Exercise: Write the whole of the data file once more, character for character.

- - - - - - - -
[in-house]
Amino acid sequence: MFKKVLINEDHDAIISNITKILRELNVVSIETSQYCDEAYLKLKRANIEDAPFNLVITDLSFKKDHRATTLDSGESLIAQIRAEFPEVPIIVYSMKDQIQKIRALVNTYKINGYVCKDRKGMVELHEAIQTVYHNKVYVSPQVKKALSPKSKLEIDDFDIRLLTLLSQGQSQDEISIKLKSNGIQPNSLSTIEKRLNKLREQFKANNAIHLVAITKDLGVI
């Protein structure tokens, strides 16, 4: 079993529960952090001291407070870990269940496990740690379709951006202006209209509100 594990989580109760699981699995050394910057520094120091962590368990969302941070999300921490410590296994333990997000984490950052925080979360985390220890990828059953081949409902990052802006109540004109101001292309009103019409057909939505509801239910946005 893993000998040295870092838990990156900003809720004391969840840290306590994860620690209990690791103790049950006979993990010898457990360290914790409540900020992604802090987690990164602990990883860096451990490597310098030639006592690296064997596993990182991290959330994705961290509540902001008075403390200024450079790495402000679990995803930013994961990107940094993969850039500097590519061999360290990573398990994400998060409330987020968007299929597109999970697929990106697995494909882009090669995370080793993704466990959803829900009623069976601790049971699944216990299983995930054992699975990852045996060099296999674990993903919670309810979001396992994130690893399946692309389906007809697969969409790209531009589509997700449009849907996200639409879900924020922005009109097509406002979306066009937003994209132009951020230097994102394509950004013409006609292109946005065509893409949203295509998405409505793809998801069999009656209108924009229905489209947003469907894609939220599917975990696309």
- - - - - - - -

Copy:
[in-house]
Amino acid sequence: MFKKVLINEDHDAIISNITKILRELNVVSIETSQYCDEAYLKLKRANIEDAPFNLVITDLSFKKDHRATTLDSGESLIAQIRAEFPEVPIIVYSMKDQIQKIRALVNTYKINGYVCKDRKGMVELHEAIQTVYHNKVYVSPQVKKALSPKSKLEIDDFDIRLLTLLSQGQSQDEISIKLKSNGIQPNSLSTIEKRLNKLREQFKANNAIHLVAITKDLGVI
């Protein structure tokens, strides 16, 4: 079993529960952090001291407070870990269940496990740690379709951006202006209209509100 594990989580109760699981699995050394910057520094120091962590368990969302941070999300921490410590296994333990997000984490950052925080979360985390220890990828059953081949409902990052802006109540004109101001292309009103019409057909939505509801239910946005 893993000998040295870092838990990156900003809720004391969840840290306590994860620690209990690791103790049950006979993990010898457990360290914790409540900020992604802090987690990164602990990883860096451990490597310098030639006592690296064997596993990182991290959330994705961290509540902001008075403390200024450079790495402000679990995803930013994961990107940094993969850039500097590519061999360290990573398990994400998060409330987020968007299929597109999970697929990106697995494909882009090669995370080793993704466990959803829900009623069976601790049971699944216990299983995930054992699975990852045996060099296999674990993903919670309810979001396992994130690893399946692309389906007809697969969409790209531009589509997700449009849907996200639409879900924020922005009109097509406002979306066009937003994209132009951020230097994102394509950004013409006609292109946005065509893409949203295509998405409505793809998801069999009656209108924009229905489209947003469907894609939220599917975990696309």